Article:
Wednesday, October 23, 2013

Saints as Teachers: Teotitlán del Vallee

The 17th century church of Teotitlán del Valle, a small town about 20 miles outside of Oaxaca City, is known as Preciosa Sangre de Cristo (Precious Bloof of Christ).  As can be seen in the photos below, the church is built in the sturdy Oaxacan baroque style (see April 16, 2013 post of this blog) with flying buttresses.

Preciosa Sangre, Teotitlán del Valle, Oaxaca

Preciosa Sangre, Teotitlán del Valle, Oaxaca

This church has a long barrel-vaulted nave lined with gold altars dedicated to various saints; the church has 23 different saints. Here and throughout the Latin American world the saints, santos in Spanish,  are not only objects of religious devotion, but  were central in the religious history of the area. 

Interior, Preciosa Sangre, Teotitlán, Oaxaca

Think of these saints (and many others like them) as the real "teachers" of Christianity to the Indians in early colonial Mexico.  The cult of saints, the system of beliefs and rituals using saints and their images, was a core part of the evangelization of Mexico. The early friars, whose job it was to convert the indigenous to Christianity, felt that they would not understand the ideas of Christianity in the abstract. In their view, the new converts needed visual aids and festivals to become involved in the new religion and these were the saints and their feast days.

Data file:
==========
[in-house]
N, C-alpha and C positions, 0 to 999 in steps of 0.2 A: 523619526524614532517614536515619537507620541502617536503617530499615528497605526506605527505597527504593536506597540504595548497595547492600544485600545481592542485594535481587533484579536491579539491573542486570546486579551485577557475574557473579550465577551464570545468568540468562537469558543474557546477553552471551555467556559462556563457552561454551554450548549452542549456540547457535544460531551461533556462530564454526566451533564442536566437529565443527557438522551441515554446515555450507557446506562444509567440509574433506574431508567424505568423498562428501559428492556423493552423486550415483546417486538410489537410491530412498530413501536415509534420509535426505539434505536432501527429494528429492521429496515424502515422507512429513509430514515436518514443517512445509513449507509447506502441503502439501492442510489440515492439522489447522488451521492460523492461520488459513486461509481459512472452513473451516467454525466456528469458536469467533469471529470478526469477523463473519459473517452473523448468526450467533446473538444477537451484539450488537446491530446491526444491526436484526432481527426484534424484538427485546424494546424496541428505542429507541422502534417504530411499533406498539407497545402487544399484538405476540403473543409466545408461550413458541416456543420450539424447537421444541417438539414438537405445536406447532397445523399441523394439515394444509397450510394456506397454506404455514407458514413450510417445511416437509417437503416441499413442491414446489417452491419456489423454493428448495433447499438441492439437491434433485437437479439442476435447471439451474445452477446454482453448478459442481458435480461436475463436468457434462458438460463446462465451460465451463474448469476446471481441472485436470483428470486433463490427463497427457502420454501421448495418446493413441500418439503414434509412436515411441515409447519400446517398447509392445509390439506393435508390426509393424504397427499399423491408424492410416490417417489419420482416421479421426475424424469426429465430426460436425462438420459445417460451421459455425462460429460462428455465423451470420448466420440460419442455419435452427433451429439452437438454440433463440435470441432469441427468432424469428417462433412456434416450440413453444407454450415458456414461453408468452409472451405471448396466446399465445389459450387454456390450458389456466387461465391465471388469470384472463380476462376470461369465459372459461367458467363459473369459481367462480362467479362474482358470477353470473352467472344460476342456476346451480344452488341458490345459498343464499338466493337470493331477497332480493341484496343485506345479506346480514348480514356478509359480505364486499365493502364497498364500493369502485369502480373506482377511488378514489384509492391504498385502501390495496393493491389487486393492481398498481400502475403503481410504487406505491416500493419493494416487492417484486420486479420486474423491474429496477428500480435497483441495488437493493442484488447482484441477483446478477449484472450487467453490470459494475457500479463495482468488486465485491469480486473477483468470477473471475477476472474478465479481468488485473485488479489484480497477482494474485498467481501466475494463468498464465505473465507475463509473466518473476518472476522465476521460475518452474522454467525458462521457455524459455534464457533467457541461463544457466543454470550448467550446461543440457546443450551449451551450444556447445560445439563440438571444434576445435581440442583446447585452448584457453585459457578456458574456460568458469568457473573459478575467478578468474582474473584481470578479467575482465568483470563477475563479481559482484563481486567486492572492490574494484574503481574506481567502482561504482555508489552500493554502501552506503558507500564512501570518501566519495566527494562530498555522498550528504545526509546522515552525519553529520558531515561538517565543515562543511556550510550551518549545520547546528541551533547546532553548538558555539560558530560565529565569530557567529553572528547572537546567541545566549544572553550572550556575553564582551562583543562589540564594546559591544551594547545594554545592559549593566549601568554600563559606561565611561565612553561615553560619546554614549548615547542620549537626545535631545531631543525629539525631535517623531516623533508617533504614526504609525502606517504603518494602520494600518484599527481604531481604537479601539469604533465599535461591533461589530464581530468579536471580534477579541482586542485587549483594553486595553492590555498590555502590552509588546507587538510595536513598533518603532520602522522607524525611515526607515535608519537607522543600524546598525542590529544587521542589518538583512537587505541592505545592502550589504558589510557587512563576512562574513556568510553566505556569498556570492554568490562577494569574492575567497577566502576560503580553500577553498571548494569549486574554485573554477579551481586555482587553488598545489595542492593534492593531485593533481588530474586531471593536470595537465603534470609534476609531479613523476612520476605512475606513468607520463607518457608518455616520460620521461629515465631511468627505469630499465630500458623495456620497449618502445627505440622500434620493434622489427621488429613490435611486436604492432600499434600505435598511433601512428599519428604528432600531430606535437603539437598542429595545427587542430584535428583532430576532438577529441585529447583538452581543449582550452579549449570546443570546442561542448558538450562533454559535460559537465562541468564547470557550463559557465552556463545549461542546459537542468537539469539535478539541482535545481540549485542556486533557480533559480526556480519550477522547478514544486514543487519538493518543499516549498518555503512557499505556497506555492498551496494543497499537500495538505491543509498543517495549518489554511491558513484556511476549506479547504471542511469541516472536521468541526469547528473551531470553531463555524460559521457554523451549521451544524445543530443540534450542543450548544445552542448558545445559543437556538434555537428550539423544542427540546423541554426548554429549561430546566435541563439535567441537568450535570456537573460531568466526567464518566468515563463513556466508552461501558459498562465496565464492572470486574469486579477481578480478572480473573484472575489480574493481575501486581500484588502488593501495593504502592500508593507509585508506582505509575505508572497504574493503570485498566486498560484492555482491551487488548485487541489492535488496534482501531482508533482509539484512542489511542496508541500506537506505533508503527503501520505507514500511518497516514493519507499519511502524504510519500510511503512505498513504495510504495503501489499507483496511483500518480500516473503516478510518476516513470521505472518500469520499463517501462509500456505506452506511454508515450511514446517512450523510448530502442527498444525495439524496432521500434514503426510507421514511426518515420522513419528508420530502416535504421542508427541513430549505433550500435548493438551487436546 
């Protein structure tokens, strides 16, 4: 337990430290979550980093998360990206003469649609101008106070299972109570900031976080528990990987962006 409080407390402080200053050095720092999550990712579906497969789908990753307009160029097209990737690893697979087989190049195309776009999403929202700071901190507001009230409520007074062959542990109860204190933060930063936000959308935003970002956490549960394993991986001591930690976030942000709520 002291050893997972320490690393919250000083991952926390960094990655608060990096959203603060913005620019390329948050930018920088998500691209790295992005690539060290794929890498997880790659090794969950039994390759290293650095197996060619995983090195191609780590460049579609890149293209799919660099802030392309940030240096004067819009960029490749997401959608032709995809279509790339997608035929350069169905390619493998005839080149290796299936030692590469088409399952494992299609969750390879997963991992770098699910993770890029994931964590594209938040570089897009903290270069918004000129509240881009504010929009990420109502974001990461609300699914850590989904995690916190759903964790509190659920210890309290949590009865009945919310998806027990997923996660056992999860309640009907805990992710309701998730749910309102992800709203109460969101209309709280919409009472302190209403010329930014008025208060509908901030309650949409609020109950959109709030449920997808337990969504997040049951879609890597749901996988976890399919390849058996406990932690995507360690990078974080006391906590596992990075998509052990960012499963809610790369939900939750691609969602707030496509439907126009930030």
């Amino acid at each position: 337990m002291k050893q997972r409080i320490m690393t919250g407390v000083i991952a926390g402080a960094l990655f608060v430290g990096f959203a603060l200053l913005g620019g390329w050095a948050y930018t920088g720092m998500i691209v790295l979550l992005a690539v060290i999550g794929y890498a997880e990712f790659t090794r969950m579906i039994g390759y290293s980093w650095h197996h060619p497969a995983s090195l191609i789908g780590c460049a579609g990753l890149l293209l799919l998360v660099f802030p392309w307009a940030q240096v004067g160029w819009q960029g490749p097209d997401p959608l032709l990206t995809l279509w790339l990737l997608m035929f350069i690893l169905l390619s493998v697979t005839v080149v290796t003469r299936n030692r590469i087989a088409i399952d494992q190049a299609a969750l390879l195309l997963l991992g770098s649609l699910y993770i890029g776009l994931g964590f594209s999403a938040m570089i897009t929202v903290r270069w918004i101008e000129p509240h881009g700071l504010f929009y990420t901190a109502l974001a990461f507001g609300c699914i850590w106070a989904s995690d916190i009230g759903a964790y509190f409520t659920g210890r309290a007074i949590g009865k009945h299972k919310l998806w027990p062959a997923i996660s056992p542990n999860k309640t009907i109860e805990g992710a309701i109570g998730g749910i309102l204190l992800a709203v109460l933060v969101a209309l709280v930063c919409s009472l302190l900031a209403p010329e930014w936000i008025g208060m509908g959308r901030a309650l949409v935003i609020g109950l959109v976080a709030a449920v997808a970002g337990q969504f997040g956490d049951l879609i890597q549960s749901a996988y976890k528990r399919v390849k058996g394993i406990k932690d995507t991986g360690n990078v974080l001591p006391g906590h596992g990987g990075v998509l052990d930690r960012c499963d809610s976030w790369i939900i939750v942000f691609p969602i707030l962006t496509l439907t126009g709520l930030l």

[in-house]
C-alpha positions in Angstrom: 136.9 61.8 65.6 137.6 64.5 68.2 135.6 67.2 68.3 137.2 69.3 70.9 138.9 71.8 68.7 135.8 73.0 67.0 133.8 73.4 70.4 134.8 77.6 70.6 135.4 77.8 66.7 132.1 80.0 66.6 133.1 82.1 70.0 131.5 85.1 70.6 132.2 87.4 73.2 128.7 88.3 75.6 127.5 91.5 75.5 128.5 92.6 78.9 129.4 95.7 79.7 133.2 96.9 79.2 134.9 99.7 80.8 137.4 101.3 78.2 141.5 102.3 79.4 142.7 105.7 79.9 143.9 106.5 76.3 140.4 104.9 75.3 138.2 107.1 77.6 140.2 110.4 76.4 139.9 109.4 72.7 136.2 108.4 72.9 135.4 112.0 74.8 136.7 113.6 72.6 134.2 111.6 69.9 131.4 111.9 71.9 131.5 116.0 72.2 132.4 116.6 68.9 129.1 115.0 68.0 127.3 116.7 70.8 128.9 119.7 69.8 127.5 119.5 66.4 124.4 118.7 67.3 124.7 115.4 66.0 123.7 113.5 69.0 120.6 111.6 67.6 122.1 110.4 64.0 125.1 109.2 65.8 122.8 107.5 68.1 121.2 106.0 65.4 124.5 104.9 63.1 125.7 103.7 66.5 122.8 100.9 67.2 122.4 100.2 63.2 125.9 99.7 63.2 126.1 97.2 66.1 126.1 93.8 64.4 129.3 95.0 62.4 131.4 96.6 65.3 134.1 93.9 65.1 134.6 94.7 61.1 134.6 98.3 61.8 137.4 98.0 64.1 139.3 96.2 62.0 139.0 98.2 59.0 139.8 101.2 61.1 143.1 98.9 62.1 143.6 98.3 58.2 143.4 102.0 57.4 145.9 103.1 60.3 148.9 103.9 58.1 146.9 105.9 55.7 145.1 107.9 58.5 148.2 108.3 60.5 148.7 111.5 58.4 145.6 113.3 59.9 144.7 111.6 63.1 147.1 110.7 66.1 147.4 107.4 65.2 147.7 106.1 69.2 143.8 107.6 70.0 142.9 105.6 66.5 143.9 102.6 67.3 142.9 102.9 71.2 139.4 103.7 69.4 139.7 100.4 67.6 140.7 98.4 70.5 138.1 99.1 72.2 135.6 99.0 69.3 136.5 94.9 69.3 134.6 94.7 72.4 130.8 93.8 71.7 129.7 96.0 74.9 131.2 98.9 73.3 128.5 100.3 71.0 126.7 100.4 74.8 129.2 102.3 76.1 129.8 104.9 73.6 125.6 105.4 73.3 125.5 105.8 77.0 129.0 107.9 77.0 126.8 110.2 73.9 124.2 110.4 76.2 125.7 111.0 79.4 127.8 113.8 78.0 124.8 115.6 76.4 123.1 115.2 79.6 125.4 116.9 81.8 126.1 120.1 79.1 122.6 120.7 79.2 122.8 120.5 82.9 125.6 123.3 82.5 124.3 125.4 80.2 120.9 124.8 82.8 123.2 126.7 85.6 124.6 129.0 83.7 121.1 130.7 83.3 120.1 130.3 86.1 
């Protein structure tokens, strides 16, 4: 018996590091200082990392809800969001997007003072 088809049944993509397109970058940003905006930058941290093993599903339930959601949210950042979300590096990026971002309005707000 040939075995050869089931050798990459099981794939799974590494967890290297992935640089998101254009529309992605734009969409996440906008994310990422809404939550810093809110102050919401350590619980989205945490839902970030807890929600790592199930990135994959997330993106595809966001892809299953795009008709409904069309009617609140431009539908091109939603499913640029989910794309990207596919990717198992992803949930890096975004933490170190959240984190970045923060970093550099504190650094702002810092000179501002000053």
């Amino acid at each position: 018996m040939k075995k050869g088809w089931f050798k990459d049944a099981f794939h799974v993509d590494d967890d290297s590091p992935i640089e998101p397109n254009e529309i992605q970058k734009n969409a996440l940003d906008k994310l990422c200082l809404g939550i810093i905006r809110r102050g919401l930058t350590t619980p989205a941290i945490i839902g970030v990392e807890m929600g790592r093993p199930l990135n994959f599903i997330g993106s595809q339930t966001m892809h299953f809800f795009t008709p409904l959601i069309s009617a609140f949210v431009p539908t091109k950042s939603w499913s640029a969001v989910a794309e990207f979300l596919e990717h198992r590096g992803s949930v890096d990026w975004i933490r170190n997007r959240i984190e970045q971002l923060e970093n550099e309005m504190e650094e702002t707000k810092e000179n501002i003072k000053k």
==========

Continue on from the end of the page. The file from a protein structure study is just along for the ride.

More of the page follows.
Saints lined up for procession, Preciosa Sangre, Teotitlán, Oaxaca 

In the photo above, taken during the Easter season, are some of the saints of the church seen in line for a procession. The first in the line is Santo Entierro, Christ in a coffin (see 3/28/13 post of this blog for an explanation of this figure) , followed by St. Peter, Our Lady of Sorrows (Soledad), and Mary Magadalene ( yellow cape with long hair).  Each of the saints most likely has its own confraternity, cofradia in Spanish, a European institution brought to the Americas by the friars that involves the care of the saints and their festivals. 

Saints ready for procession, Preciosa Sangre, Oaxaca
Saint Peter
Our Lady of Sorrows (Soledad),